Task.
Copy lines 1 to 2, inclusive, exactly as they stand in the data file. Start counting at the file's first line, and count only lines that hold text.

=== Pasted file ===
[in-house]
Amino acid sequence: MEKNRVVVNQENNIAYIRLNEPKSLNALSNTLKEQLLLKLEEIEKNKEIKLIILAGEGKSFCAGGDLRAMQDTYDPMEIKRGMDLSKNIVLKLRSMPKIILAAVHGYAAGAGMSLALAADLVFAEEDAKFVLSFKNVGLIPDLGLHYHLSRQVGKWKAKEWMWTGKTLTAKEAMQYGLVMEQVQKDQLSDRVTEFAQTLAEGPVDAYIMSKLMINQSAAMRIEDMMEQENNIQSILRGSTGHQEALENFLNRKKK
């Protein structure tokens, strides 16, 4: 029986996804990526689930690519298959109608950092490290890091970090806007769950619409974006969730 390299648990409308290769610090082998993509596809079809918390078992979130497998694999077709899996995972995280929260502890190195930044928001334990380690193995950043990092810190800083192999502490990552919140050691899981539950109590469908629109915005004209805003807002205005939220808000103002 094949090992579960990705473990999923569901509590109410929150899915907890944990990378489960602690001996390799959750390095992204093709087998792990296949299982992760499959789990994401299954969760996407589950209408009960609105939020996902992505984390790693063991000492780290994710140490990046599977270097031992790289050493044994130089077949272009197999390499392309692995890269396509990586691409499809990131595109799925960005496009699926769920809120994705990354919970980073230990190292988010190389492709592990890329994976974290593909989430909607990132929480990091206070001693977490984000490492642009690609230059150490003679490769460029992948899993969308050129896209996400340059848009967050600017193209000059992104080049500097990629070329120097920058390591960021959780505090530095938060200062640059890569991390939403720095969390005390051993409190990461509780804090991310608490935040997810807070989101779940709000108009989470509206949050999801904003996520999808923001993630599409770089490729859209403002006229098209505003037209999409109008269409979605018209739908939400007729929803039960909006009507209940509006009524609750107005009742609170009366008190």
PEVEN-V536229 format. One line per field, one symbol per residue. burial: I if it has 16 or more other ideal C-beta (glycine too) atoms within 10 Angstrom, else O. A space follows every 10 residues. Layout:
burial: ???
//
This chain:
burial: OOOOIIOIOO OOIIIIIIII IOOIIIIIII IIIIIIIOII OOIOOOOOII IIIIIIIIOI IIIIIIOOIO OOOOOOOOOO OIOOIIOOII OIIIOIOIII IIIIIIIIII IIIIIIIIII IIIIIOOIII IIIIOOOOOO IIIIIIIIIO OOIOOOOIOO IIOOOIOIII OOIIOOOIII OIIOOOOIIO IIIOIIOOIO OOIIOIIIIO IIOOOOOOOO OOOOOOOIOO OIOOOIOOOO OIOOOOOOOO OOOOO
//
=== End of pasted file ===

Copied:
[in-house]
Amino acid sequence: MEKNRVVVNQENNIAYIRLNEPKSLNALSNTLKEQLLLKLEEIEKNKEIKLIILAGEGKSFCAGGDLRAMQDTYDPMEIKRGMDLSKNIVLKLRSMPKIILAAVHGYAAGAGMSLALAADLVFAEEDAKFVLSFKNVGLIPDLGLHYHLSRQVGKWKAKEWMWTGKTLTAKEAMQYGLVMEQVQKDQLSDRVTEFAQTLAEGPVDAYIMSKLMINQSAAMRIEDMMEQENNIQSILRGSTGHQEALENFLNRKKK